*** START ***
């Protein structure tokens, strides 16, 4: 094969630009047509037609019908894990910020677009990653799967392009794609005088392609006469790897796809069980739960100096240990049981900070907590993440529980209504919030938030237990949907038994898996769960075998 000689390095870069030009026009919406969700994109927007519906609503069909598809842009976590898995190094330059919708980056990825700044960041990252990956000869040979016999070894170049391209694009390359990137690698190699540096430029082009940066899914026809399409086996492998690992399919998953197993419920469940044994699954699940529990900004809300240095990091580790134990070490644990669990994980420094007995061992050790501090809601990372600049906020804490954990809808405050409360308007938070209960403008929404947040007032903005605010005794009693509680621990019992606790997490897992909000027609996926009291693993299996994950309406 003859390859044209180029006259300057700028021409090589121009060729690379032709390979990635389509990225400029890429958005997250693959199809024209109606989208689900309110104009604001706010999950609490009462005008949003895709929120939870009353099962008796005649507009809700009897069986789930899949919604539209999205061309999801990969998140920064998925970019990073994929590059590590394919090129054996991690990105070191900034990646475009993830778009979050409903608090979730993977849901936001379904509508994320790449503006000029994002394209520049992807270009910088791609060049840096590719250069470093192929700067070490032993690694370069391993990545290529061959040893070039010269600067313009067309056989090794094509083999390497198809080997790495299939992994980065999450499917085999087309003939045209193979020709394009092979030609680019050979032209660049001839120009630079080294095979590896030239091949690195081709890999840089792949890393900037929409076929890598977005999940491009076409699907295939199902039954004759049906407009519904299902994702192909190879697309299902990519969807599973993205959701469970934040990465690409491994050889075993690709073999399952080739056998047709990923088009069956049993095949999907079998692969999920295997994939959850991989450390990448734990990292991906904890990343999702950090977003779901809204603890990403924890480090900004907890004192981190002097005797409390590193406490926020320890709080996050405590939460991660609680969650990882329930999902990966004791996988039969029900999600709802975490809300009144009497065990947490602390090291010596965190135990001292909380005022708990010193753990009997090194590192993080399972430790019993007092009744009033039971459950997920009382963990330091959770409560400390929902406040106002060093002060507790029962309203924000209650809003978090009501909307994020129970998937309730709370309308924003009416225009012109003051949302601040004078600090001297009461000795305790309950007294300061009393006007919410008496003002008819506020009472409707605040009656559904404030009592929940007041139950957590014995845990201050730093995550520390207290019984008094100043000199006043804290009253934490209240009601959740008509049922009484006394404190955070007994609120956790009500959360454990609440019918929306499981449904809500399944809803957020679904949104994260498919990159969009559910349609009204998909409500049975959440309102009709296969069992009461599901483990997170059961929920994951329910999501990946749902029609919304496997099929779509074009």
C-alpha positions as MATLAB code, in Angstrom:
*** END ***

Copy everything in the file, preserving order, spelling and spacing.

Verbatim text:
């Protein structure tokens, strides 16, 4: 094969630009047509037609019908894990910020677009990653799967392009794609005088392609006469790897796809069980739960100096240990049981900070907590993440529980209504919030938030237990949907038994898996769960075998 000689390095870069030009026009919406969700994109927007519906609503069909598809842009976590898995190094330059919708980056990825700044960041990252990956000869040979016999070894170049391209694009390359990137690698190699540096430029082009940066899914026809399409086996492998690992399919998953197993419920469940044994699954699940529990900004809300240095990091580790134990070490644990669990994980420094007995061992050790501090809601990372600049906020804490954990809808405050409360308007938070209960403008929404947040007032903005605010005794009693509680621990019992606790997490897992909000027609996926009291693993299996994950309406 003859390859044209180029006259300057700028021409090589121009060729690379032709390979990635389509990225400029890429958005997250693959199809024209109606989208689900309110104009604001706010999950609490009462005008949003895709929120939870009353099962008796005649507009809700009897069986789930899949919604539209999205061309999801990969998140920064998925970019990073994929590059590590394919090129054996991690990105070191900034990646475009993830778009979050409903608090979730993977849901936001379904509508994320790449503006000029994002394209520049992807270009910088791609060049840096590719250069470093192929700067070490032993690694370069391993990545290529061959040893070039010269600067313009067309056989090794094509083999390497198809080997790495299939992994980065999450499917085999087309003939045209193979020709394009092979030609680019050979032209660049001839120009630079080294095979590896030239091949690195081709890999840089792949890393900037929409076929890598977005999940491009076409699907295939199902039954004759049906407009519904299902994702192909190879697309299902990519969807599973993205959701469970934040990465690409491994050889075993690709073999399952080739056998047709990923088009069956049993095949999907079998692969999920295997994939959850991989450390990448734990990292991906904890990343999702950090977003779901809204603890990403924890480090900004907890004192981190002097005797409390590193406490926020320890709080996050405590939460991660609680969650990882329930999902990966004791996988039969029900999600709802975490809300009144009497065990947490602390090291010596965190135990001292909380005022708990010193753990009997090194590192993080399972430790019993007092009744009033039971459950997920009382963990330091959770409560400390929902406040106002060093002060507790029962309203924000209650809003978090009501909307994020129970998937309730709370309308924003009416225009012109003051949302601040004078600090001297009461000795305790309950007294300061009393006007919410008496003002008819506020009472409707605040009656559904404030009592929940007041139950957590014995845990201050730093995550520390207290019984008094100043000199006043804290009253934490209240009601959740008509049922009484006394404190955070007994609120956790009500959360454990609440019918929306499981449904809500399944809803957020679904949104994260498919990159969009559910349609009204998909409500049975959440309102009709296969069992009461599901483990997170059961929920994951329910999501990946749902029609919304496997099929779509074009």
C-alpha positions as MATLAB code, in Angstrom: